Do you know if the line had been that way for the entire 56k miles — or did it begin ‘failing’ more as the truck was driven? Trying to figure out if I’m going to have to crawl under my new, $60k truck and check the oil line each time I drive it.
I assume the affected trucks have the yellow stripe showing from the factory? Checked mine tonight, but I do not see any stripes - wondering if this means the lines/crimps are safe?
Yikes. The stories shared is exactly why I decided to perform the TSB myself after discovering I had a tainted/leaking rear window as well. The estimated 1.5 hours shown to complete the TSB isn’t nearly enough time to do the repair properly. The seal on the window seems to be doing its job (for me, at least), but I was able to clearly see the cracks in the sliding window channel allowing water to enter the cabin. I suspect this would only get worse with time as the truck shifts and flexes from daily driving. Just curious, for those of you who’ve gotten ‘revised’ windows installed, can you tell if there is a seal at the top of the rear window - or maybe a different material was used for the channel?
I’m with you. I left my EGRs on for now, but they are definitely smashing the rubber on the front window seals. The small piece of protective tape on the front edge of the deflector helps a little, but probably not enough to stop them from eventually tearing.
Your windows won't roll up at all? I bought the EGR in-channels as well. The fit is pretty decent - the front taps the deflector a little when the window slides past them, but not enough to cause any problems. The back doesn't hit at all. I am going to try to 'train' the front a little more to keep them from hitting (hopefully). I don't like the way the fronts sit and 'flare' out a bit near the side mirrors. This is the first set of visors/deflectors I've owned designed this way, so I assume it's normal. The fitment was pretty solid - no movement at all once installed.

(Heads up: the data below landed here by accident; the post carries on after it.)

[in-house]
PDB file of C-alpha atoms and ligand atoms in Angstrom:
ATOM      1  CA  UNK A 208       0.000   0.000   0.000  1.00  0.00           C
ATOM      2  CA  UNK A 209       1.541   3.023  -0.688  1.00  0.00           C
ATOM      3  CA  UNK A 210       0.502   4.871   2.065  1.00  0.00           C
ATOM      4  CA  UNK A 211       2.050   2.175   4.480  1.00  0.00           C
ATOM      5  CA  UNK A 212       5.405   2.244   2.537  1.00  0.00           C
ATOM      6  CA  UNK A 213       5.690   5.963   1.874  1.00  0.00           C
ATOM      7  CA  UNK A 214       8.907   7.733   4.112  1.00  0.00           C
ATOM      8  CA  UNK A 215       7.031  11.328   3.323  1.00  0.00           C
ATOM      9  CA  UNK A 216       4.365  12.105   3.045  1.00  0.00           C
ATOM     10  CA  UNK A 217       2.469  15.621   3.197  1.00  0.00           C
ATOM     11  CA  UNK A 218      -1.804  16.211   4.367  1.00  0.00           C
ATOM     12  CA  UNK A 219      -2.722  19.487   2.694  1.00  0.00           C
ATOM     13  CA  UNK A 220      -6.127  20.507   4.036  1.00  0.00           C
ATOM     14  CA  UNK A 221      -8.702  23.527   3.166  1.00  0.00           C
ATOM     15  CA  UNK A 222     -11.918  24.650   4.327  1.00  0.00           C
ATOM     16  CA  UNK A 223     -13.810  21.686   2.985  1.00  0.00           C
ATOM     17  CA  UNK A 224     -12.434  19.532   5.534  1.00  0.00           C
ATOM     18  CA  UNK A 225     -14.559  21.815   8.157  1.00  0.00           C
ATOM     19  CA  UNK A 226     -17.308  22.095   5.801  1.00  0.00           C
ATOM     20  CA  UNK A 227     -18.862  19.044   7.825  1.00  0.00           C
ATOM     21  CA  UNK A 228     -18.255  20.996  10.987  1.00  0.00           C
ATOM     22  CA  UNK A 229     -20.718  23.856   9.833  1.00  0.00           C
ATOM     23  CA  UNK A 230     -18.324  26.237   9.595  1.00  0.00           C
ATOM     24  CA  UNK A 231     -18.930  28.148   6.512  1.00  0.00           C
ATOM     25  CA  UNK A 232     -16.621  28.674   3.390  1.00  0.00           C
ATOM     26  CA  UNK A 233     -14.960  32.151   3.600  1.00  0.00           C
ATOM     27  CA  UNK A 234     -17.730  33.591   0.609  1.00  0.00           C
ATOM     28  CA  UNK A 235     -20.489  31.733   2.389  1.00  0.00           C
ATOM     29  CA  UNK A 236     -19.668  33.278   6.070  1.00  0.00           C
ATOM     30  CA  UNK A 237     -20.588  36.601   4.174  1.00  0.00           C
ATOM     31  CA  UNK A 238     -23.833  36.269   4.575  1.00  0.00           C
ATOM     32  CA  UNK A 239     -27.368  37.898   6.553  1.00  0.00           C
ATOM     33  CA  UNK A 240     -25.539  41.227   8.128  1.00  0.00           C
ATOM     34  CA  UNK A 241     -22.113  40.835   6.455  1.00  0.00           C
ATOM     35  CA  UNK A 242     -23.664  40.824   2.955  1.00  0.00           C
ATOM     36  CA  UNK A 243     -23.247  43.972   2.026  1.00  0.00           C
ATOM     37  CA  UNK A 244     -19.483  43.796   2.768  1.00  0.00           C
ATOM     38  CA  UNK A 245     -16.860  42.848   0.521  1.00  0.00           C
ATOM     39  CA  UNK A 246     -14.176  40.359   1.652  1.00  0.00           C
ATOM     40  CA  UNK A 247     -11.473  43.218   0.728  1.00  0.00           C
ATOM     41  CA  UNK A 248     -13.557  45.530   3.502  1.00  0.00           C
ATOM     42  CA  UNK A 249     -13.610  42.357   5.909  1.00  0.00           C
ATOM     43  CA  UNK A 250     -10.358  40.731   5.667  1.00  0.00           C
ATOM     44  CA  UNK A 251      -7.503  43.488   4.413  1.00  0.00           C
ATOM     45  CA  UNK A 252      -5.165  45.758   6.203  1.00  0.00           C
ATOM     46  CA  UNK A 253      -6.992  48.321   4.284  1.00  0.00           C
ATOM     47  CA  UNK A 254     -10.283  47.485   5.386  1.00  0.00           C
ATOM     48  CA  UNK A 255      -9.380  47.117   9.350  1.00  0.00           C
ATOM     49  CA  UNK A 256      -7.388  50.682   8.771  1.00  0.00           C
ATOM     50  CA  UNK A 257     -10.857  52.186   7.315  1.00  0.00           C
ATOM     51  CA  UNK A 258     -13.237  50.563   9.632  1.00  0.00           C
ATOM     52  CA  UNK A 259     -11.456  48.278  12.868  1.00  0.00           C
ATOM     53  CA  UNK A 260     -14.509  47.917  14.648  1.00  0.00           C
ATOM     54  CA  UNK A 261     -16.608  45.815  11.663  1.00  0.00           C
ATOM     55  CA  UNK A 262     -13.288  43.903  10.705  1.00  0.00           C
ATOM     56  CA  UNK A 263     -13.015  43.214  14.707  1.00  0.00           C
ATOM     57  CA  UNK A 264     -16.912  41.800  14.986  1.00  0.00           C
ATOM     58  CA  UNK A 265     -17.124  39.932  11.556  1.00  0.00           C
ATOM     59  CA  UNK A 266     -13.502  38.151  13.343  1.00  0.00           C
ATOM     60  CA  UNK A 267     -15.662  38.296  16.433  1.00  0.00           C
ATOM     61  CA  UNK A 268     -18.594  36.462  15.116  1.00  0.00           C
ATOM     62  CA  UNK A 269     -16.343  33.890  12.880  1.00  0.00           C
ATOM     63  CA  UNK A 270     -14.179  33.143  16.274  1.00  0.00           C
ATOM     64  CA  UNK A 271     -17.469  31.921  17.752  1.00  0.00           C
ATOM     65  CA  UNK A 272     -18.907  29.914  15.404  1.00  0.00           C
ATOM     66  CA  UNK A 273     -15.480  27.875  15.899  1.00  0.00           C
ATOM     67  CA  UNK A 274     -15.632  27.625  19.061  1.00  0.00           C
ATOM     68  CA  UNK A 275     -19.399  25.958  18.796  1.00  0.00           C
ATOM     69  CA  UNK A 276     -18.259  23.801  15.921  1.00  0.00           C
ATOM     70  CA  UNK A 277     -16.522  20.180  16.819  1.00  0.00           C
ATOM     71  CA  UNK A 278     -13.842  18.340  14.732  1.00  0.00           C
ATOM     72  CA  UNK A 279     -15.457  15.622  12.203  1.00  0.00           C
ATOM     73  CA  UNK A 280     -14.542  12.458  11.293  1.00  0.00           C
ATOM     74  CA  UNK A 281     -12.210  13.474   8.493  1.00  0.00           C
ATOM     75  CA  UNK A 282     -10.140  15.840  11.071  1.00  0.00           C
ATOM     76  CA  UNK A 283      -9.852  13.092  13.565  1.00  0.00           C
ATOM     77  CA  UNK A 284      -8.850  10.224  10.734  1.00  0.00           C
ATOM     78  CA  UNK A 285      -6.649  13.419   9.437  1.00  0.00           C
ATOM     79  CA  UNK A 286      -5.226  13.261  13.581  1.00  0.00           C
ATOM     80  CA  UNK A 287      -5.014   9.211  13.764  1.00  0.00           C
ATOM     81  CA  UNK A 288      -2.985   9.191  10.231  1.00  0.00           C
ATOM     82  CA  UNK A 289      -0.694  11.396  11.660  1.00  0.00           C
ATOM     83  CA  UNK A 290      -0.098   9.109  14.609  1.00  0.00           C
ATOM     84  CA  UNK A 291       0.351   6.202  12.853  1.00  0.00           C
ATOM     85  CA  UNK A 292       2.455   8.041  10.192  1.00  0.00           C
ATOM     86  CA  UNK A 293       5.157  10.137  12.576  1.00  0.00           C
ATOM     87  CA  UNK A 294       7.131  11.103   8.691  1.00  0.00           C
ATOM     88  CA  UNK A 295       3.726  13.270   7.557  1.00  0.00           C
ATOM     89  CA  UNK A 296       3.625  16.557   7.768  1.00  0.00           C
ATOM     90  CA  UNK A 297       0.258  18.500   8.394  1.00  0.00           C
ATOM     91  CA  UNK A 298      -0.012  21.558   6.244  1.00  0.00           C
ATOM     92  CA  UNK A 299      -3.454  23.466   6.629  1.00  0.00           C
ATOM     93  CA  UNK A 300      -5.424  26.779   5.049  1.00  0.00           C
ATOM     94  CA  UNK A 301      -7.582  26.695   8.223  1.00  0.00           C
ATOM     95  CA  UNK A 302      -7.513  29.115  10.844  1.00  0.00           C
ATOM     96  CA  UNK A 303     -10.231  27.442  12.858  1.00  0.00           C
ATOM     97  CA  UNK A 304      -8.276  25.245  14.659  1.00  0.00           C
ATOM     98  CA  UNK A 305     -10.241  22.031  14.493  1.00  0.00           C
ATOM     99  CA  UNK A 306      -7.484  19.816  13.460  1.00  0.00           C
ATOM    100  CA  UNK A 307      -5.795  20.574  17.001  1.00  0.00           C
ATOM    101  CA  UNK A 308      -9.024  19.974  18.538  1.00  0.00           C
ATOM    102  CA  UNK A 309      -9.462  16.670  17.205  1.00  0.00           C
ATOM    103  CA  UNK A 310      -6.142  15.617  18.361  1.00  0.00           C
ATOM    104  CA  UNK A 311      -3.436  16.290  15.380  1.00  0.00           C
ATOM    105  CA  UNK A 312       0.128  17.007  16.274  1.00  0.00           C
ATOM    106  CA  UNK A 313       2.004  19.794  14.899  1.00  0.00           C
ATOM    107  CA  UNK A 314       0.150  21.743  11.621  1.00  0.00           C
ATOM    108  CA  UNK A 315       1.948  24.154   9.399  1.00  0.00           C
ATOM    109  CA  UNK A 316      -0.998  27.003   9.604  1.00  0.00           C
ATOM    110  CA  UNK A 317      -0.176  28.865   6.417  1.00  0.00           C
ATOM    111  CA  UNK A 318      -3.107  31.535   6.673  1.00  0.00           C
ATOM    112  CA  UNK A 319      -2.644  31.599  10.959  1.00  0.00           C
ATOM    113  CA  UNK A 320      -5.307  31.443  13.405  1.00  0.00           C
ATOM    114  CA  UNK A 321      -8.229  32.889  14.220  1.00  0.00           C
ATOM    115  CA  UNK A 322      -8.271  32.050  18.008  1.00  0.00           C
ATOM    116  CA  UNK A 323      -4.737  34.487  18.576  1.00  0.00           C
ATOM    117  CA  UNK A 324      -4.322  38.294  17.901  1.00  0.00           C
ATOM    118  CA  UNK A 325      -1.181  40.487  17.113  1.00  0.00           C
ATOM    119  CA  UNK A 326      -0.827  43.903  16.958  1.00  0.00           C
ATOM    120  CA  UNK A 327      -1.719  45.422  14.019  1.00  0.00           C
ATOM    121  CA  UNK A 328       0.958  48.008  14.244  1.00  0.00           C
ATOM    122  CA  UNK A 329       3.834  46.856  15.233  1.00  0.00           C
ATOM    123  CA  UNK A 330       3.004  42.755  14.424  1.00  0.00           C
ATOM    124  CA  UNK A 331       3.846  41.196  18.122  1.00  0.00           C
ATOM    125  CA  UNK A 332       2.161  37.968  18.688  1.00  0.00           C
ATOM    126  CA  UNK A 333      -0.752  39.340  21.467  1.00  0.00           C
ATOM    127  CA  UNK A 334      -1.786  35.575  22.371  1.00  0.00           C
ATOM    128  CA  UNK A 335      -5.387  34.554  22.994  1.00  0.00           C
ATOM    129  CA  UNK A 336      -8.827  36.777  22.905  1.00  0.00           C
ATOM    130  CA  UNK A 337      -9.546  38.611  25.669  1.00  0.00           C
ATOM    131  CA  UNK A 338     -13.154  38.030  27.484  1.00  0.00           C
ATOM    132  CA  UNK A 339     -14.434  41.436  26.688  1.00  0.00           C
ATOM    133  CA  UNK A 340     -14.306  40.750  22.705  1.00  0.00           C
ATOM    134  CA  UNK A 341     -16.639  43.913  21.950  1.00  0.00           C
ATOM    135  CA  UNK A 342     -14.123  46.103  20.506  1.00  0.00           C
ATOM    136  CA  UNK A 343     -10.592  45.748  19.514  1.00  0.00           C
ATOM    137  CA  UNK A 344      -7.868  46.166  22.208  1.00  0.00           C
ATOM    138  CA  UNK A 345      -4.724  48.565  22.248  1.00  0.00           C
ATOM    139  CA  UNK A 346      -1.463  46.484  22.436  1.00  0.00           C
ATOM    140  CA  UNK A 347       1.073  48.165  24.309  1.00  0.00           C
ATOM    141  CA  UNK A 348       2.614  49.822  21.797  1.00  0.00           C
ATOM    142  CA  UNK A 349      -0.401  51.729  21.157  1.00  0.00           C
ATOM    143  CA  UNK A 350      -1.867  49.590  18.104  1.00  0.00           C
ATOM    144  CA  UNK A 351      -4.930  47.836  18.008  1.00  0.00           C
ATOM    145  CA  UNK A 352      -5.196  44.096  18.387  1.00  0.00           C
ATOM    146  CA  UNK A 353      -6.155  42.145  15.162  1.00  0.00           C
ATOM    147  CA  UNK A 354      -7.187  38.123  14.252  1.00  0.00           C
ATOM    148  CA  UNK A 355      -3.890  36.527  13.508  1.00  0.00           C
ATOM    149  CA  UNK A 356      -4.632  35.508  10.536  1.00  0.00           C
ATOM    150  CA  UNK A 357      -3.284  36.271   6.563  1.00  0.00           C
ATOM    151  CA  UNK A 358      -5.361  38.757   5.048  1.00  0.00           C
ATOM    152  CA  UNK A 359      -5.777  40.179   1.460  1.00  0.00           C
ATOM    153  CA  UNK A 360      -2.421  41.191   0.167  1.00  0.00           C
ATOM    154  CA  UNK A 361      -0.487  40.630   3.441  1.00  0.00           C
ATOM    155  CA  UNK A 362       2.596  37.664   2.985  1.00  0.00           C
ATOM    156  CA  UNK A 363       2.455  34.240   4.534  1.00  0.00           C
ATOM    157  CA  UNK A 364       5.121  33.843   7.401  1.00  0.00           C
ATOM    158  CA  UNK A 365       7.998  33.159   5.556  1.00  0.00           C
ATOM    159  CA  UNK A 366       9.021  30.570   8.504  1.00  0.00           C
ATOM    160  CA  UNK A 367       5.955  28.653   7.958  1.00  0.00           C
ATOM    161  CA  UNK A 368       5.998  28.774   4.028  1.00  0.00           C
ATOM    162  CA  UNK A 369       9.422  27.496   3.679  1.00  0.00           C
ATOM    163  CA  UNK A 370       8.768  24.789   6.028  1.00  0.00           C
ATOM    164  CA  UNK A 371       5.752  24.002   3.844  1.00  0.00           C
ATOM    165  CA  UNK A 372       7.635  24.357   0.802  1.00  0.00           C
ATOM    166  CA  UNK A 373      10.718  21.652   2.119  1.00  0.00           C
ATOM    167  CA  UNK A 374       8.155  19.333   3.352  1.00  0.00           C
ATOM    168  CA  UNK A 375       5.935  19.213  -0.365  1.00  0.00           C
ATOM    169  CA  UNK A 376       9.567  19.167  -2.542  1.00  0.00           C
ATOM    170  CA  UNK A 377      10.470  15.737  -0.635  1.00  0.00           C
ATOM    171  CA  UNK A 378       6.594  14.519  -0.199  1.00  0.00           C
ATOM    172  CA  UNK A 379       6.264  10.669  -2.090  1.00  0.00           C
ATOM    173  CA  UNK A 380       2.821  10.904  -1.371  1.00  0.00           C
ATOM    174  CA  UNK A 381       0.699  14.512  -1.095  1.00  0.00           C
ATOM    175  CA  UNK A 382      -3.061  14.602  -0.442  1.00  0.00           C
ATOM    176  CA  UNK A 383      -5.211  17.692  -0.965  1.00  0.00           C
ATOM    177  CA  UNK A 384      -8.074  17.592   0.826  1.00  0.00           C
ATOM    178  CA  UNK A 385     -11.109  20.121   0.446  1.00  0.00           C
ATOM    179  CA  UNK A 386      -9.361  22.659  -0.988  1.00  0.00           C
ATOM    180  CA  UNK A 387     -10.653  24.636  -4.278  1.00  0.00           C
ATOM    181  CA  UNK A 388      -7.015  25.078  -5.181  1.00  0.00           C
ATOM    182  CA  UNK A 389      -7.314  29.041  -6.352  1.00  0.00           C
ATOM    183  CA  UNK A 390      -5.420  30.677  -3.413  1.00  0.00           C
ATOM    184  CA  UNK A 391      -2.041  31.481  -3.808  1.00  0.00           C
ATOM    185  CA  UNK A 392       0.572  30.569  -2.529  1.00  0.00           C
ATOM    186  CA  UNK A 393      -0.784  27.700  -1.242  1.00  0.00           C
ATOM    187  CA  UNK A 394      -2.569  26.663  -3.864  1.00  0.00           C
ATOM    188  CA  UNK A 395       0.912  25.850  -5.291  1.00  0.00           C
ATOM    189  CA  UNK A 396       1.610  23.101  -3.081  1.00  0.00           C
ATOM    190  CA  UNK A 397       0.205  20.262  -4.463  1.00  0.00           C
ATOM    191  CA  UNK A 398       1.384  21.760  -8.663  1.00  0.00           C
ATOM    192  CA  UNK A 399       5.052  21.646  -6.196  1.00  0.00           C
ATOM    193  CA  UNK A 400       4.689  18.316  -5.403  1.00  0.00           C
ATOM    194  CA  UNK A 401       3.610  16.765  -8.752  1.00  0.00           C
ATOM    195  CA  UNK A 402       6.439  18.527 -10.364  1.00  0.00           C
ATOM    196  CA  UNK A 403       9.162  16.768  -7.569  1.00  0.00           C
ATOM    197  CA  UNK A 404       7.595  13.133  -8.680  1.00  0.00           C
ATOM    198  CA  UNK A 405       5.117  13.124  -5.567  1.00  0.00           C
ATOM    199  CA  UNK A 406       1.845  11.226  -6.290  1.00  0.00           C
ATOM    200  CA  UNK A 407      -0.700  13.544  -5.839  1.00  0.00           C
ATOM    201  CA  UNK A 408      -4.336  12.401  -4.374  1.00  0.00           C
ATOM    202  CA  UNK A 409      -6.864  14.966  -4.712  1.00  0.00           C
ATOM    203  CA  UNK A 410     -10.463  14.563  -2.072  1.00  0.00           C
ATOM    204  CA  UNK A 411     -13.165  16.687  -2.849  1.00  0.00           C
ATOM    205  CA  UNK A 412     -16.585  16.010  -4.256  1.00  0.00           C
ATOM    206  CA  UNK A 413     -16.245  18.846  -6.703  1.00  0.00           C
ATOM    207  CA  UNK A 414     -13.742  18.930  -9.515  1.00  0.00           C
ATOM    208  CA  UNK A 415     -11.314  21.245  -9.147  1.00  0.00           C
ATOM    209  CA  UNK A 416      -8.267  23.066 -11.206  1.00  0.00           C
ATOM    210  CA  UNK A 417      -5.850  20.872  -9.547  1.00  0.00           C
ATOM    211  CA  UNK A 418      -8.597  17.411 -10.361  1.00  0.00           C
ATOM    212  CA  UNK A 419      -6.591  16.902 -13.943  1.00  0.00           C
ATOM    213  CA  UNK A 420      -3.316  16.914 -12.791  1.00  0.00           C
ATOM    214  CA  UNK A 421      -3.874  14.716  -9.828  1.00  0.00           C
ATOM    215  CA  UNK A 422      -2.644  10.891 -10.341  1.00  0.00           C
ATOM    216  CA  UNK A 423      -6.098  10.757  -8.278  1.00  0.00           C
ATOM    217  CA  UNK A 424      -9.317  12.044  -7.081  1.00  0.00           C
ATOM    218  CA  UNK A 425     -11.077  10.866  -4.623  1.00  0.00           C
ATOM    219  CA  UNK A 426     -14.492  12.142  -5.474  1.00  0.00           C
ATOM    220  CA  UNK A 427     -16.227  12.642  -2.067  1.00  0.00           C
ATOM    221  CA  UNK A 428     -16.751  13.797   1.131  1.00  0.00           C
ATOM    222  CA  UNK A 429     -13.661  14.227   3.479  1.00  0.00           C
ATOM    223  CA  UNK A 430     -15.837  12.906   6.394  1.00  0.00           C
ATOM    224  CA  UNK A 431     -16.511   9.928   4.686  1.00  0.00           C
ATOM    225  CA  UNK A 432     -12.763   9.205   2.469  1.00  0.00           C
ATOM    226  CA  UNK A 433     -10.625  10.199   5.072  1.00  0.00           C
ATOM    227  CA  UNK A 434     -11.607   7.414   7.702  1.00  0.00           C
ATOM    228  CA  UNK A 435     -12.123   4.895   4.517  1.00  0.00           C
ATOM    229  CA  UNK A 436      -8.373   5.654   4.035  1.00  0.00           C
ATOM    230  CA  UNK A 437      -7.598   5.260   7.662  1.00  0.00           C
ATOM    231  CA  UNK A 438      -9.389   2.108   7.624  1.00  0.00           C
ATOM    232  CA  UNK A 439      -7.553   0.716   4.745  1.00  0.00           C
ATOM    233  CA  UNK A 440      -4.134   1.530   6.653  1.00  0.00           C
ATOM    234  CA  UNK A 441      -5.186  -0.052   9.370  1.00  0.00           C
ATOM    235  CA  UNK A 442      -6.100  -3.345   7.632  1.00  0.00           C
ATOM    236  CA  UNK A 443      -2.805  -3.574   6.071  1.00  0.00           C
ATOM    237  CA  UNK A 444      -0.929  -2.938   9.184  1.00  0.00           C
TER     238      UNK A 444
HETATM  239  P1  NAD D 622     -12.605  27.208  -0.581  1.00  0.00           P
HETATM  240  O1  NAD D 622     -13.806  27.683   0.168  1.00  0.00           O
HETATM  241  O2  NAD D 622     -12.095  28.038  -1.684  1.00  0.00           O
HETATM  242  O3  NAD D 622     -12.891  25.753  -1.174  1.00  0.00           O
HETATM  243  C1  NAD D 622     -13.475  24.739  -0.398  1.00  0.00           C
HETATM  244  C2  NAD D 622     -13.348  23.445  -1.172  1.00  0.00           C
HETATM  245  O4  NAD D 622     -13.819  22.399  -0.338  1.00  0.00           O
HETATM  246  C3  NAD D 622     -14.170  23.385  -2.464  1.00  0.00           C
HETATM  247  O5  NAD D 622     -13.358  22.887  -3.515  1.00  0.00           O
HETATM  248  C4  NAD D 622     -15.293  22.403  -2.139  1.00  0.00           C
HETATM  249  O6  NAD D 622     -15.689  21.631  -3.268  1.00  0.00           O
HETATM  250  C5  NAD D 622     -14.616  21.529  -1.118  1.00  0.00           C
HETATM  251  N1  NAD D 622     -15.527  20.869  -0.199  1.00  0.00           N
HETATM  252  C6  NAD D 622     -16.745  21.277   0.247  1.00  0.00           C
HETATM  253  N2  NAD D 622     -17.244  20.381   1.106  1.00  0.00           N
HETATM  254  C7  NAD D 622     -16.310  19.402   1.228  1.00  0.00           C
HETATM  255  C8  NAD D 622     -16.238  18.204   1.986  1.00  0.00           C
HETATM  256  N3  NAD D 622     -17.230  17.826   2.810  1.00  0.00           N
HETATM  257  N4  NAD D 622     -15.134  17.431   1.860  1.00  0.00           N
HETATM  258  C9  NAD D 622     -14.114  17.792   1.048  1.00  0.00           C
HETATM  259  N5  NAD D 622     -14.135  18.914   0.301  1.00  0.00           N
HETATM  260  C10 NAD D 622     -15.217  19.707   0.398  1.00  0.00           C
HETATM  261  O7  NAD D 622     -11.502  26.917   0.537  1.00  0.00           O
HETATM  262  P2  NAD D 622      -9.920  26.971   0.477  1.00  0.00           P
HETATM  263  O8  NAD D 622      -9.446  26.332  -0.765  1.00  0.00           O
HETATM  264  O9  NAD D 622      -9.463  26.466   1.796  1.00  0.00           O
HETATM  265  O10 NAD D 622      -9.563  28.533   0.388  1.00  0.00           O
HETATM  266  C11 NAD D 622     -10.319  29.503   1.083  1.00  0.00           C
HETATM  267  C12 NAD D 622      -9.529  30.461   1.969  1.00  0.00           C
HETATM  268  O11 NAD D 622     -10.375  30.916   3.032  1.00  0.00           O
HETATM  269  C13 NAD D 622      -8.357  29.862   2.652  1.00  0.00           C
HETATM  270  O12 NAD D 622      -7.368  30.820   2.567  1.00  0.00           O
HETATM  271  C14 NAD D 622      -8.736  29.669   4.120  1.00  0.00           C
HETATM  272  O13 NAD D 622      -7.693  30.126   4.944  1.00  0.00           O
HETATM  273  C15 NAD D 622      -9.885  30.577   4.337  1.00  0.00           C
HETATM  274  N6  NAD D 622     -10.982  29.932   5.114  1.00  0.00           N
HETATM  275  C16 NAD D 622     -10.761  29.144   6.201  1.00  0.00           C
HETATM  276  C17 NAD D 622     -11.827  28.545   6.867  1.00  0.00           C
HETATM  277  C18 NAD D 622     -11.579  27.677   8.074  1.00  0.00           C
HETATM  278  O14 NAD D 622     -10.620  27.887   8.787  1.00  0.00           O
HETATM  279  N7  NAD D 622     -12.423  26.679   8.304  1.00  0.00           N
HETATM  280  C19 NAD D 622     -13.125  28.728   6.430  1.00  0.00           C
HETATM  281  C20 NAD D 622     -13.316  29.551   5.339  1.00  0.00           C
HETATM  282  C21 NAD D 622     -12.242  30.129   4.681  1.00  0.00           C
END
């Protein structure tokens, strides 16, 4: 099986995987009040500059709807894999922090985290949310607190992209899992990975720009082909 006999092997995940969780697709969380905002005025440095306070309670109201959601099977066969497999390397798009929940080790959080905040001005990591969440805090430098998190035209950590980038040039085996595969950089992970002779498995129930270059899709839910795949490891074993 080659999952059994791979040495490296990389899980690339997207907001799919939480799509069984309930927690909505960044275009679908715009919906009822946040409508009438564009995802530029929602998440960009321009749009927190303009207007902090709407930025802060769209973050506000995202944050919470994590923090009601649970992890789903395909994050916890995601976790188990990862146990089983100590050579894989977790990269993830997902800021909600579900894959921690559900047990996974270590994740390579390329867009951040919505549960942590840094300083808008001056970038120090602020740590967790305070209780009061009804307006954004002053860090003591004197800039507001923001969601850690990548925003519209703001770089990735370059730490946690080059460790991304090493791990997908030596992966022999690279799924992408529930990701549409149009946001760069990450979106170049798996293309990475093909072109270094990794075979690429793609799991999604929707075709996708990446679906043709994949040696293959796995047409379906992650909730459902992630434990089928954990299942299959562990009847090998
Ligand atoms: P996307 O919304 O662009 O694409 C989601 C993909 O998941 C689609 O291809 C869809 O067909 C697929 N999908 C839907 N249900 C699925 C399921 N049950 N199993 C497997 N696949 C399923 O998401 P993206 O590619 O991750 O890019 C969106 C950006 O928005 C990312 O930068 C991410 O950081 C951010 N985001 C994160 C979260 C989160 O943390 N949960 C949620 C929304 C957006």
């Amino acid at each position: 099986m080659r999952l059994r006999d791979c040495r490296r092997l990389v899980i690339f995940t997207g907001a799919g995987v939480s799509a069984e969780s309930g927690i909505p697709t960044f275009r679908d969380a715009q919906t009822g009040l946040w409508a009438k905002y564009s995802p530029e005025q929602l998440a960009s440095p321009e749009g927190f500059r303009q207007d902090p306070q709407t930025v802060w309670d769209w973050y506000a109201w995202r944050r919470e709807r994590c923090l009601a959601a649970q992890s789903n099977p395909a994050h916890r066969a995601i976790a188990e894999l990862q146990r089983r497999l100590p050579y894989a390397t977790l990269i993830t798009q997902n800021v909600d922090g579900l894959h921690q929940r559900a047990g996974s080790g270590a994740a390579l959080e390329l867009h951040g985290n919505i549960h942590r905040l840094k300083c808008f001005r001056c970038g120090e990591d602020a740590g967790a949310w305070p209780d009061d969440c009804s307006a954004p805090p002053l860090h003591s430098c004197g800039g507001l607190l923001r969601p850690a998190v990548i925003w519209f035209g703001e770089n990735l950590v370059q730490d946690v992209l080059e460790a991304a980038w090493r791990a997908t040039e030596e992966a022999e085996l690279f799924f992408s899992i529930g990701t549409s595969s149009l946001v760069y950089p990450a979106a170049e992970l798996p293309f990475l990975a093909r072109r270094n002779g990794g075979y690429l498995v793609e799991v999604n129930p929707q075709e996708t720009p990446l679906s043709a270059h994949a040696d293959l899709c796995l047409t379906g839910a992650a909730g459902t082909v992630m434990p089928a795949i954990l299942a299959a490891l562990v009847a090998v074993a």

I am searching for a 3-ish" kit for my 2019 Sierra (6" is probably going to be too much for me). Does anyone have any specific thoughts on either of these? I am not sure what the biggest pro/con would be using traditional ball joints vs uniballs (I presume better angles with the uniballs?). This will be my first kit, so I am not sure how good/reputable Fabtech is. I won't be running the truck or kit through the wringer, but I'd like for the kit to be solid when needed. https://fabtechmotorsports.com/product-category/chevy-gmc/4wd/k1500/2019-gm-1500-4wd/3-5-inch-systems-2019/ball-joint-uca/ https://fabtechmotorsports.com/product-category/chevy-gmc/4wd/k1500/2019-gm-1500-4wd/3-5-inch-systems-2019/uniball-uca/ Looking at one of the installation guides, this doesn't look too difficult to install and nearly zero hacking/cutting involved (I guess that's the be expected with a 3.5" lift?). What I am wondering is if the new steering knuckle design helps address some of the 'bad' suspension angles from previous years, or if these kits will still cause premature wear/failure of ball joints.
I believe this is it -> http://www.whiteautoandmedia.com/index.php?page=shop.product_details&flypage=flypage.tpl&product_id=97&category_id=55&option=com_virtuemart&Itemid=54. I would like to perform this swap, but I haven't put any time and energy into sourcing an actual cluster. I'd like the HUD as well, but I am not sure if it'll be a direct swap or fit.
I can confirm they’re the same size bulbs as the 2018s (194). I bought a set of HP3s from Diode Dynamics - https://www.diodedynamics.com/license-plate-leds-for-1998-2017-gmc-sierra-2500-pair.html. I took a chance because the truck is so new it was difficult to confirm. It’s a little awkward to get to and remove the sockets, but definitely doable.
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